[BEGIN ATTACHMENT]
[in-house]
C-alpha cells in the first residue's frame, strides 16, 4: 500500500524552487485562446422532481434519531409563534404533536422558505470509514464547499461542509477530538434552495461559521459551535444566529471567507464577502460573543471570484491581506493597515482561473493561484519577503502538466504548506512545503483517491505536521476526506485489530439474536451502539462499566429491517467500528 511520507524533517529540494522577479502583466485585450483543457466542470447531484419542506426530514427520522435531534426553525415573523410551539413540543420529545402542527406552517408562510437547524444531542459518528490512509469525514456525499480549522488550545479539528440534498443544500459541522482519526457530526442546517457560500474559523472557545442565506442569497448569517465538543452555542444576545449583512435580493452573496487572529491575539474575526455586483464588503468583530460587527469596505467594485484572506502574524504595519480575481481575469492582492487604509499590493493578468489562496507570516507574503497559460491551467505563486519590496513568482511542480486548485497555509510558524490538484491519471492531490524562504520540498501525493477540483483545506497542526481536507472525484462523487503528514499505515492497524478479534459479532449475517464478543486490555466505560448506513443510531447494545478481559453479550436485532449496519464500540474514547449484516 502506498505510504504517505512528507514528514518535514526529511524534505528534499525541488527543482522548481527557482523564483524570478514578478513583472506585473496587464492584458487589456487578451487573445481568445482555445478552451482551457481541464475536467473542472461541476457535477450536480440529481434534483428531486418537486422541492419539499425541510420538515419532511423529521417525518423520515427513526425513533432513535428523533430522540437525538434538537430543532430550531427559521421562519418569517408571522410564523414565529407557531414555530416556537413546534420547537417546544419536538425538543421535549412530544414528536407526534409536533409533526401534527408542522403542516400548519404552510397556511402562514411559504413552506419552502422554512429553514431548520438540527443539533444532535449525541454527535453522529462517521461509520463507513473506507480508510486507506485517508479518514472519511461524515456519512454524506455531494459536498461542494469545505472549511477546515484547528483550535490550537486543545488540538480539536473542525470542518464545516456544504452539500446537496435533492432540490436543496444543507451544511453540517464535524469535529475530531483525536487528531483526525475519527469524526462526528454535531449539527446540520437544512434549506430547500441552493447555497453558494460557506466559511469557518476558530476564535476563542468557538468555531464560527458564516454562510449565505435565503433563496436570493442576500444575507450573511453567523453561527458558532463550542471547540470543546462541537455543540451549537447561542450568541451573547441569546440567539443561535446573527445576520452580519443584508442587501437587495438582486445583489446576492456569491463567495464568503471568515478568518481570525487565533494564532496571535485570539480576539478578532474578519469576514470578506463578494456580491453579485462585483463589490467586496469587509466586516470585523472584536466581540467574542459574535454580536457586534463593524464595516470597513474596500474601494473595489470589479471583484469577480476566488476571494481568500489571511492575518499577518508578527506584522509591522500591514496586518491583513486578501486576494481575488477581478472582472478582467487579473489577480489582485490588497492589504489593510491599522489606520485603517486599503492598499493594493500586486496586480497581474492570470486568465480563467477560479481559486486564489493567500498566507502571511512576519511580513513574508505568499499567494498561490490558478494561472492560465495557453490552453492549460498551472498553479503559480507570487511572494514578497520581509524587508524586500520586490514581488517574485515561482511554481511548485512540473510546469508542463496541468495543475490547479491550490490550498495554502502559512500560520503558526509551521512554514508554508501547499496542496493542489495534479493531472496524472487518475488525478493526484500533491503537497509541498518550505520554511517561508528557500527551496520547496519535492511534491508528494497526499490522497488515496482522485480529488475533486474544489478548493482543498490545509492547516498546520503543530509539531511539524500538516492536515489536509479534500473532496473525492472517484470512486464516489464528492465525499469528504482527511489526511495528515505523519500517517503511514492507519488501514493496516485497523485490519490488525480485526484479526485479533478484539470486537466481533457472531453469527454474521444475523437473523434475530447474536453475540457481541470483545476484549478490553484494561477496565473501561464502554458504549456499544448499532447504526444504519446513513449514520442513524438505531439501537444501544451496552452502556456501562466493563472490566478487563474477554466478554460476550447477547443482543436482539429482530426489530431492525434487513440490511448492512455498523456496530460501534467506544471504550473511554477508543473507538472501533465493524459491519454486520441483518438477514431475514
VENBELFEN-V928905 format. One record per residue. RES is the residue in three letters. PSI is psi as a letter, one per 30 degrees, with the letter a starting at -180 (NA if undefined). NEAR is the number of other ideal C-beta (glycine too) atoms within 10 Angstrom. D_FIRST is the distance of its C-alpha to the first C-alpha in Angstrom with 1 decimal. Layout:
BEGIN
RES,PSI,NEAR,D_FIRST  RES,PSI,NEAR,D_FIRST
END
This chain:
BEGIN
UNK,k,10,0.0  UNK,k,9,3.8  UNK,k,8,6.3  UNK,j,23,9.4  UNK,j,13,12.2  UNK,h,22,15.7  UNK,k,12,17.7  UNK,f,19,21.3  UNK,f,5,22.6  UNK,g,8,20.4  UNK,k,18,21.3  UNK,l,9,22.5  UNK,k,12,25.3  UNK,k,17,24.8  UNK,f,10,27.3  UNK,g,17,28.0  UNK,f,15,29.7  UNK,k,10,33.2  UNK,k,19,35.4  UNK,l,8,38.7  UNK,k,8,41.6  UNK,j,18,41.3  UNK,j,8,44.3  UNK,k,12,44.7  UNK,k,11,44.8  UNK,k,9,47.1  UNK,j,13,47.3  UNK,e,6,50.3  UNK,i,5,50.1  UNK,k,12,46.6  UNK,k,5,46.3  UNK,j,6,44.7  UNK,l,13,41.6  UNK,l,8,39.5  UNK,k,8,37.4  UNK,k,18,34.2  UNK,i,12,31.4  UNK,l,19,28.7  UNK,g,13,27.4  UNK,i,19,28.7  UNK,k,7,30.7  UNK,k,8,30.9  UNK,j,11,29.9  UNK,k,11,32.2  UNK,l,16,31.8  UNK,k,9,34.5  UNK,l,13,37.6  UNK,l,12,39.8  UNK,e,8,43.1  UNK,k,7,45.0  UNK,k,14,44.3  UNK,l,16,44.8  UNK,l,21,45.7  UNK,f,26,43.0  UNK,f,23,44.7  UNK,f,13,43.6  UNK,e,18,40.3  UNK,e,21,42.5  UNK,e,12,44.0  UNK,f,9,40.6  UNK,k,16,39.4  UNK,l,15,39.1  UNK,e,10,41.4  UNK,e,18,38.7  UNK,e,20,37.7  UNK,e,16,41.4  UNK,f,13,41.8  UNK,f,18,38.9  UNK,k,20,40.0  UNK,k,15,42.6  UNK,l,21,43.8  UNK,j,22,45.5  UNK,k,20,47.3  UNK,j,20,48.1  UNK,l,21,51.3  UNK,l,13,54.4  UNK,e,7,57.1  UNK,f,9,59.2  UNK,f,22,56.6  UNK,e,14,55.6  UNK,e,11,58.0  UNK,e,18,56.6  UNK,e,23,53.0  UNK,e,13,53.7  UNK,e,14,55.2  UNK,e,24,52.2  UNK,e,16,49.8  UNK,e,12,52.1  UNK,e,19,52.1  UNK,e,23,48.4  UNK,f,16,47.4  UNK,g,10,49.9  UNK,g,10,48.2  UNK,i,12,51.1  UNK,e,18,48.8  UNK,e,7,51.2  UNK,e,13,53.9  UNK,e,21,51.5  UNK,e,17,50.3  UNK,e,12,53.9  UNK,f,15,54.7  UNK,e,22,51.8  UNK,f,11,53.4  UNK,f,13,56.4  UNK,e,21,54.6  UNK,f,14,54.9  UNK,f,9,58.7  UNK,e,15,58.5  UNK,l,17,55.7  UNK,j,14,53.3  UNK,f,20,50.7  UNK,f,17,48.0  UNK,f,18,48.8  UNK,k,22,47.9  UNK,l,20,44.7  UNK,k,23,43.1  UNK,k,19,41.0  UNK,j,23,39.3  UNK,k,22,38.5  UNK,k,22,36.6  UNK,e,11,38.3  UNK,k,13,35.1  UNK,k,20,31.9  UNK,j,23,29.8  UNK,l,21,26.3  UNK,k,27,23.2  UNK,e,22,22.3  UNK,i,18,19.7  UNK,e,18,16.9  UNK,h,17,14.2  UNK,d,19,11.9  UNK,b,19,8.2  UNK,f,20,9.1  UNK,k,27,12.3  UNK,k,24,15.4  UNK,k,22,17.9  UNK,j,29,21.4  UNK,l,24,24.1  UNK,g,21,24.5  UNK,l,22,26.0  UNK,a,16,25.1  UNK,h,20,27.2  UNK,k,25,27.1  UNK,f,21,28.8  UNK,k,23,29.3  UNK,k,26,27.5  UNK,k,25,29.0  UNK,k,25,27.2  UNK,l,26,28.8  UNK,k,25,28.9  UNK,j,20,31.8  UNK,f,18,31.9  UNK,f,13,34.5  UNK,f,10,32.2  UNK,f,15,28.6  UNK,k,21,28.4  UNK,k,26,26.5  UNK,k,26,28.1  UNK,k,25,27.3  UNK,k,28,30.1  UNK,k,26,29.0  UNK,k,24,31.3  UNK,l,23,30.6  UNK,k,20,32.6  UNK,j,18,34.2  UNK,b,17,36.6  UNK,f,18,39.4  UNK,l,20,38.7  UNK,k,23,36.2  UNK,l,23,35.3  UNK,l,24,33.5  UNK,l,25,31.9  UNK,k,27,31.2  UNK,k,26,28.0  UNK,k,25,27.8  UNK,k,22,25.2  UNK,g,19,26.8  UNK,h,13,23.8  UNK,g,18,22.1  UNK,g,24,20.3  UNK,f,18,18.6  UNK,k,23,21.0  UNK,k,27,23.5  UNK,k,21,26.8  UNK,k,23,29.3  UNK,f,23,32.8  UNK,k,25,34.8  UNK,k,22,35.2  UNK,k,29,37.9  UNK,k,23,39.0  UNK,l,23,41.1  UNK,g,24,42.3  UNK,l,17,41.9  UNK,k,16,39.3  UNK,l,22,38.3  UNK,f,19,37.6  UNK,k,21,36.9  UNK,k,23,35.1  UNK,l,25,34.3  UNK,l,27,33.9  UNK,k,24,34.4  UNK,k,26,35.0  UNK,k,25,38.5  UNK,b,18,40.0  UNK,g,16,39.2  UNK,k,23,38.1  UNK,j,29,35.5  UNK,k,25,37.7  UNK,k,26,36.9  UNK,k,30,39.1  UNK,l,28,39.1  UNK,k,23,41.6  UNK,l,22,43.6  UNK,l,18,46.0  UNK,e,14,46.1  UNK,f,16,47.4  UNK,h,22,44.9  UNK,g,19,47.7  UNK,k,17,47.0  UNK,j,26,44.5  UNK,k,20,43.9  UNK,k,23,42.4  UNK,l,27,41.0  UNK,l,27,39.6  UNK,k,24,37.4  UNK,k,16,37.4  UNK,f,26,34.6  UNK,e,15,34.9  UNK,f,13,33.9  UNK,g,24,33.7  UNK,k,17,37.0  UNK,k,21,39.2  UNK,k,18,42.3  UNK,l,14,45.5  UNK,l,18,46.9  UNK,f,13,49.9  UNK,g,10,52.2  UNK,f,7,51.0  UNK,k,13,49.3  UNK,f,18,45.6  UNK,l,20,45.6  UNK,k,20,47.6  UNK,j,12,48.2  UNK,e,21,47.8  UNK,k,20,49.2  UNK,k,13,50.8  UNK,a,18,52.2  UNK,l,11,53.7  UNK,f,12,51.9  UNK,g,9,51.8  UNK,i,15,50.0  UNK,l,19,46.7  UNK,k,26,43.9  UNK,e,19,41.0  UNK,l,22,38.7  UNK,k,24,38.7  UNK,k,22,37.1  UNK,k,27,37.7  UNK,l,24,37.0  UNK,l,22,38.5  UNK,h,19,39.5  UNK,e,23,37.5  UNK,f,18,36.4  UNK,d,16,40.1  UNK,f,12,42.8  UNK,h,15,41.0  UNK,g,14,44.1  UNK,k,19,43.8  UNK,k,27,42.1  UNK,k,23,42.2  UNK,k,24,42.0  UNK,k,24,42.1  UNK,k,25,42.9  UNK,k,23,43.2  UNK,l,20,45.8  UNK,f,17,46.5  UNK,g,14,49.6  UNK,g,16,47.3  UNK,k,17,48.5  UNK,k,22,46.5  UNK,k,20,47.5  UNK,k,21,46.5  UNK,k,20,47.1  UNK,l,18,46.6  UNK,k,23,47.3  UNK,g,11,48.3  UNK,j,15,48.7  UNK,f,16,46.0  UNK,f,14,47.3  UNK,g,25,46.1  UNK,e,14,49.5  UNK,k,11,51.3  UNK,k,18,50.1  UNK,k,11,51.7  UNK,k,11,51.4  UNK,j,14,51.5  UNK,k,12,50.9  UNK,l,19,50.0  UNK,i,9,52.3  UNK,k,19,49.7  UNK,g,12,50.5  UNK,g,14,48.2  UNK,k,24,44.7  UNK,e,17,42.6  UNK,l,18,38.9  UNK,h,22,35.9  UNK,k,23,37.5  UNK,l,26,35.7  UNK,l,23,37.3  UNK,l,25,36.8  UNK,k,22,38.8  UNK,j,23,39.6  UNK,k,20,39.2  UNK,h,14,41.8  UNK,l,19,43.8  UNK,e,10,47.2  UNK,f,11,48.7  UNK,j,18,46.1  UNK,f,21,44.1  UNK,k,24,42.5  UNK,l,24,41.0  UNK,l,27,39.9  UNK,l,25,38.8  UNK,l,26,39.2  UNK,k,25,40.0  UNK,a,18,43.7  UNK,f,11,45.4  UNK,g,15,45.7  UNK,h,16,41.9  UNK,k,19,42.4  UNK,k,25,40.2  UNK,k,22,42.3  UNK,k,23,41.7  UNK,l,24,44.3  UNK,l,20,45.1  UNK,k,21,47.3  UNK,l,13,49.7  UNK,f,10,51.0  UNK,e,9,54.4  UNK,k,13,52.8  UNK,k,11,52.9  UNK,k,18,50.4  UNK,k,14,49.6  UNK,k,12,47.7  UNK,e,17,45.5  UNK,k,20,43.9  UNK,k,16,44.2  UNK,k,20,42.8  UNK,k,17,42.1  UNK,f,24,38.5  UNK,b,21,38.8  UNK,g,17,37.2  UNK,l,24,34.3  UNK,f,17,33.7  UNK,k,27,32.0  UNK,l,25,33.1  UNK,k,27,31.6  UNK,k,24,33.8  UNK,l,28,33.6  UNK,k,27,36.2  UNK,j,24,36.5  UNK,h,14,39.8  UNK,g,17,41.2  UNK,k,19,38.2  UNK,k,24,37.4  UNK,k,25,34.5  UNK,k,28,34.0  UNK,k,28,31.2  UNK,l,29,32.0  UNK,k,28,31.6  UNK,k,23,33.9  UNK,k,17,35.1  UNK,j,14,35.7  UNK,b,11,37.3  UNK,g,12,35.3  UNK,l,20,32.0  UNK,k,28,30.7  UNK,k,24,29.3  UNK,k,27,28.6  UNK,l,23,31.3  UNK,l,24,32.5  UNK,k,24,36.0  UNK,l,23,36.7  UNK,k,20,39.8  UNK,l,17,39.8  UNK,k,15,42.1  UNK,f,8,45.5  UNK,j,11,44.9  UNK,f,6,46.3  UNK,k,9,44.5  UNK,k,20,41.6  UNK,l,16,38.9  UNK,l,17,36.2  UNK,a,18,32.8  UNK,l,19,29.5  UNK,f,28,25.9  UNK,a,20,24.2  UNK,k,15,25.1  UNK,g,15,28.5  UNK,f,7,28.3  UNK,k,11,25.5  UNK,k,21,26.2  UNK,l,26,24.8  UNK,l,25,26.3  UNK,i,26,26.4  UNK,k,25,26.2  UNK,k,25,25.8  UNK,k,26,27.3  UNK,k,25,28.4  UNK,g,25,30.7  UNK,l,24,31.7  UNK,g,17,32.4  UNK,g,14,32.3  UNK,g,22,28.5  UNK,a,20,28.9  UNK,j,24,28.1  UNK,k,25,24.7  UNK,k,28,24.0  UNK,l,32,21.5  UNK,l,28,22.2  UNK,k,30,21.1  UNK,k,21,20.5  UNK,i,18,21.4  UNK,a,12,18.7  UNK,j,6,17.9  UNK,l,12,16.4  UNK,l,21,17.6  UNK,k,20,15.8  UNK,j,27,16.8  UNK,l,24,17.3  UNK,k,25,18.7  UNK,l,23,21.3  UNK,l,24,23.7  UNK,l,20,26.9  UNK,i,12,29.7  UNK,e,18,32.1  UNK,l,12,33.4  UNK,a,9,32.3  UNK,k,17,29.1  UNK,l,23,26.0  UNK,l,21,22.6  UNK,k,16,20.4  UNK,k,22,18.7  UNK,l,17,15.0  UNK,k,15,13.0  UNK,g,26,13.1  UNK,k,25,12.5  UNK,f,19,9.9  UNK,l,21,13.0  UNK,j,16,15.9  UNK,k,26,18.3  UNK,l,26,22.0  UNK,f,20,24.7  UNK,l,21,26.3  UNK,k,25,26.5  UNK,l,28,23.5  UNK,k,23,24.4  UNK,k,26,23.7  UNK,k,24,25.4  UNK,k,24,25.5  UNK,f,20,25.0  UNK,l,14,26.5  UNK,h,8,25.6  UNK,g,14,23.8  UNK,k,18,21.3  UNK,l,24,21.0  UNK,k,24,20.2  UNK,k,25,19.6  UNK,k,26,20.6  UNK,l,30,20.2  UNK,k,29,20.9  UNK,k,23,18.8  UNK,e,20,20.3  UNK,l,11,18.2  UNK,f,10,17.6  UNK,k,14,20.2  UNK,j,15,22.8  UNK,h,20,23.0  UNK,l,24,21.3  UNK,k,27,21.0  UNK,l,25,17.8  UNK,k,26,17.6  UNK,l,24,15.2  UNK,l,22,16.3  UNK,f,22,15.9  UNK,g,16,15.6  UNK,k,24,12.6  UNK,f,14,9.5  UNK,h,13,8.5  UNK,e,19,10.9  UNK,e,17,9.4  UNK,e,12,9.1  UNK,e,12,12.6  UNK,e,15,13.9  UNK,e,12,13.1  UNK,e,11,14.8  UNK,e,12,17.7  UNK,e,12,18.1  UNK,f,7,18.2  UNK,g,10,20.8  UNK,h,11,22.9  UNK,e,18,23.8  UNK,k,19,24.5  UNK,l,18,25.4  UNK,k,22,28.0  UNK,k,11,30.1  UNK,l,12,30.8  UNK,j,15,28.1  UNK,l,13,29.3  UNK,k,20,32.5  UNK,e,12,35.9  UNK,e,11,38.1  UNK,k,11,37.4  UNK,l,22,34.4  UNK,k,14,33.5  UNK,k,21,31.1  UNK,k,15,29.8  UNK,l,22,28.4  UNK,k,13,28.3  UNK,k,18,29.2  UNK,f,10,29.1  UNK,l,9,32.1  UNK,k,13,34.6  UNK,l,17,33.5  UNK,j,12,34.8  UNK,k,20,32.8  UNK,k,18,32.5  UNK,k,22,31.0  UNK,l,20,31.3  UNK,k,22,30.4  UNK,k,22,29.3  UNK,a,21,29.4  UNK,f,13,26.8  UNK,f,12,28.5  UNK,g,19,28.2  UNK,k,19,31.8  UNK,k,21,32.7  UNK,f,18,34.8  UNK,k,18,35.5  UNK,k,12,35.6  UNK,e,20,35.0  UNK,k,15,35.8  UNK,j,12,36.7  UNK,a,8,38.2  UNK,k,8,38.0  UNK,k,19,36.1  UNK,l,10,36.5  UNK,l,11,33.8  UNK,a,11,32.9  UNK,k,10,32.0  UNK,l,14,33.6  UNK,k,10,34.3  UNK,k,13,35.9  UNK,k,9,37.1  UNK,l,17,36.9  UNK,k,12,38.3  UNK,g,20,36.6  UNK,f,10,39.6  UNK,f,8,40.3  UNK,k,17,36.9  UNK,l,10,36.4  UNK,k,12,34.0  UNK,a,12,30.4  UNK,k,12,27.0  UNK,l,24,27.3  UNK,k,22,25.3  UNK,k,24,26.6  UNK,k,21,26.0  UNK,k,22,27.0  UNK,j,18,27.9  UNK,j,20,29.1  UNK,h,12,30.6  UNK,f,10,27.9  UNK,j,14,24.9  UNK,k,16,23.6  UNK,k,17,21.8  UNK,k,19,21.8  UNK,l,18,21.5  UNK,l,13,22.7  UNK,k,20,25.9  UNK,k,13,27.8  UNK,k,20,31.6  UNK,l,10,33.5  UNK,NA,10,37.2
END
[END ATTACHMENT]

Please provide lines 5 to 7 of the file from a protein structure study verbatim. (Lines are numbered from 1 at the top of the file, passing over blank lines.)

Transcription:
RES,PSI,NEAR,D_FIRST  RES,PSI,NEAR,D_FIRST
END
This chain: